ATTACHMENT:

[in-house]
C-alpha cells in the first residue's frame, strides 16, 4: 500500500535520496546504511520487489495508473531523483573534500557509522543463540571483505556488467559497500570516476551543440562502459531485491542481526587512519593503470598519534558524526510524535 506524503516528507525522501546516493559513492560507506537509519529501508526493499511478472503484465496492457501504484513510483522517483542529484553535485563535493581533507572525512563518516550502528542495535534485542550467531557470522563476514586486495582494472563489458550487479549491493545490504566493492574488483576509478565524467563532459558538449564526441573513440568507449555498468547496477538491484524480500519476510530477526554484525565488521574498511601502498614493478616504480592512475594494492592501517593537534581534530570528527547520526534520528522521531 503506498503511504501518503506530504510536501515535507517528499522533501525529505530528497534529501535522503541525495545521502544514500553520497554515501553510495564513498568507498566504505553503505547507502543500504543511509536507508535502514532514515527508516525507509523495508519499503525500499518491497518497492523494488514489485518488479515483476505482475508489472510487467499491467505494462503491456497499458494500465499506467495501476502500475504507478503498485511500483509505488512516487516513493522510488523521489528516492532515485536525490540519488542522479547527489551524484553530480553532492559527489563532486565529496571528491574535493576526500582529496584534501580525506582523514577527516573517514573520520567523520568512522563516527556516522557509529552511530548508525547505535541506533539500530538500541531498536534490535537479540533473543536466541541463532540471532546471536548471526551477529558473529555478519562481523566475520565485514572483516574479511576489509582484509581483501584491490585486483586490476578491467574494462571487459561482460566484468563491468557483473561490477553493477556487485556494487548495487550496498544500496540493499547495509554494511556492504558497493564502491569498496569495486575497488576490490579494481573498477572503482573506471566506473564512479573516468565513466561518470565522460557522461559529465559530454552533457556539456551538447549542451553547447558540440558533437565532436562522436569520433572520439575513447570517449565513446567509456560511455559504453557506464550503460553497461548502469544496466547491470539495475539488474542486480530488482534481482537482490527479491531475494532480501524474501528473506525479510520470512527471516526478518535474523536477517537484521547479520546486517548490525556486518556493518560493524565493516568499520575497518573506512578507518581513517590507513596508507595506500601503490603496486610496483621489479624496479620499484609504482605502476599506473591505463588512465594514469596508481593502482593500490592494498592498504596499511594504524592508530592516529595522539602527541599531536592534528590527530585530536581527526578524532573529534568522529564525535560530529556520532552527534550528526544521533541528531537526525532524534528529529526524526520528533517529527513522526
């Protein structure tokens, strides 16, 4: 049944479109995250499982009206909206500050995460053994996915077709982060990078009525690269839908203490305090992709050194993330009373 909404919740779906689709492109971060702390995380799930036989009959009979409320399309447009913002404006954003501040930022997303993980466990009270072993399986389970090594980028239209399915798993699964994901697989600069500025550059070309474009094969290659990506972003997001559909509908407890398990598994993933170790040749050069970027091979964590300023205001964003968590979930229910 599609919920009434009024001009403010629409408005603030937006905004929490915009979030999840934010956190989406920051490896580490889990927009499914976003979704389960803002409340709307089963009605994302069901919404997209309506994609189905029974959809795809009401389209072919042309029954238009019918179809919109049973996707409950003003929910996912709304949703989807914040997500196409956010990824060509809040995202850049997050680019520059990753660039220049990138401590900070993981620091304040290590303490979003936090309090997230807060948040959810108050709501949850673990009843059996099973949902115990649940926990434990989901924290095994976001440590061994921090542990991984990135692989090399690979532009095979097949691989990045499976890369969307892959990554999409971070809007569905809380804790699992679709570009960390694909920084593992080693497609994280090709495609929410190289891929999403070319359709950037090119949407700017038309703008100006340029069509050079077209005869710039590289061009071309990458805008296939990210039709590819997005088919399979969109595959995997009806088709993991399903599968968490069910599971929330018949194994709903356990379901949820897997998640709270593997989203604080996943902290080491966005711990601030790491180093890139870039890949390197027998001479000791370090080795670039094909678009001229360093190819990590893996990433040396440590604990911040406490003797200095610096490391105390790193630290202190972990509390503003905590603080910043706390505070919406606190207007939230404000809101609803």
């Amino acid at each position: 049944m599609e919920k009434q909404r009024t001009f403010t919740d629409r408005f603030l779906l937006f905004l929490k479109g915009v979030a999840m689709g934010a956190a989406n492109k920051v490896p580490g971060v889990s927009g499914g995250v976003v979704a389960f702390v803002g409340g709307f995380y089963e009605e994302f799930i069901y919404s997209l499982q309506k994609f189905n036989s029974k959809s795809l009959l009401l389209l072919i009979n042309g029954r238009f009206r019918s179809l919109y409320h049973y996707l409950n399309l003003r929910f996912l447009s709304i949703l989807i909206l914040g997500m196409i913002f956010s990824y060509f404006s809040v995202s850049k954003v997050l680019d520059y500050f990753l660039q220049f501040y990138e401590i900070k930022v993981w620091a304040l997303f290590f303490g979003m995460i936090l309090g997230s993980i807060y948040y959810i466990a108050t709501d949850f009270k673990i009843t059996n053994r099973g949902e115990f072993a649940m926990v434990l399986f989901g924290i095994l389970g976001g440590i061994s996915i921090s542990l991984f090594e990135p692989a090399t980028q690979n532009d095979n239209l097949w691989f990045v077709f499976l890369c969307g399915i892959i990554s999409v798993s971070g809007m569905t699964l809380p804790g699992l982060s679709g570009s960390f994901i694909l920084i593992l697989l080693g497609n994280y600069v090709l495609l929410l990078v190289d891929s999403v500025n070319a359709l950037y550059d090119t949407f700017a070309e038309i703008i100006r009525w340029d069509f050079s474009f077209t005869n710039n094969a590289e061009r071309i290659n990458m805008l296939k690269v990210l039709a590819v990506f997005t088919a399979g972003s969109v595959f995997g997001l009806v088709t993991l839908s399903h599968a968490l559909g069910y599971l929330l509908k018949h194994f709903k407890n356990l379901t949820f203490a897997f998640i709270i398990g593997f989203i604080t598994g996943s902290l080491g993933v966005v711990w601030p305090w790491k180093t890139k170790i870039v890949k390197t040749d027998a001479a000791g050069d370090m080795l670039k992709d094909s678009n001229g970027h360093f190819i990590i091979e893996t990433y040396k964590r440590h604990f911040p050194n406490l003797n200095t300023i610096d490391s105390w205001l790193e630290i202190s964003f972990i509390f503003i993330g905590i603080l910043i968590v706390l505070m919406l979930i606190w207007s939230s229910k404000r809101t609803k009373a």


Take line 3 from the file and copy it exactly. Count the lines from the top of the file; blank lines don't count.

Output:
């Protein structure tokens, strides 16, 4: 049944479109995250499982009206909206500050995460053994996915077709982060990078009525690269839908203490305090992709050194993330009373 909404919740779906689709492109971060702390995380799930036989009959009979409320399309447009913002404006954003501040930022997303993980466990009270072993399986389970090594980028239209399915798993699964994901697989600069500025550059070309474009094969290659990506972003997001559909509908407890398990598994993933170790040749050069970027091979964590300023205001964003968590979930229910 599609919920009434009024001009403010629409408005603030937006905004929490915009979030999840934010956190989406920051490896580490889990927009499914976003979704389960803002409340709307089963009605994302069901919404997209309506994609189905029974959809795809009401389209072919042309029954238009019918179809919109049973996707409950003003929910996912709304949703989807914040997500196409956010990824060509809040995202850049997050680019520059990753660039220049990138401590900070993981620091304040290590303490979003936090309090997230807060948040959810108050709501949850673990009843059996099973949902115990649940926990434990989901924290095994976001440590061994921090542990991984990135692989090399690979532009095979097949691989990045499976890369969307892959990554999409971070809007569905809380804790699992679709570009960390694909920084593992080693497609994280090709495609929410190289891929999403070319359709950037090119949407700017038309703008100006340029069509050079077209005869710039590289061009071309990458805008296939990210039709590819997005088919399979969109595959995997009806088709993991399903599968968490069910599971929330018949194994709903356990379901949820897997998640709270593997989203604080996943902290080491966005711990601030790491180093890139870039890949390197027998001479000791370090080795670039094909678009001229360093190819990590893996990433040396440590604990911040406490003797200095610096490391105390790193630290202190972990509390503003905590603080910043706390505070919406606190207007939230404000809101609803």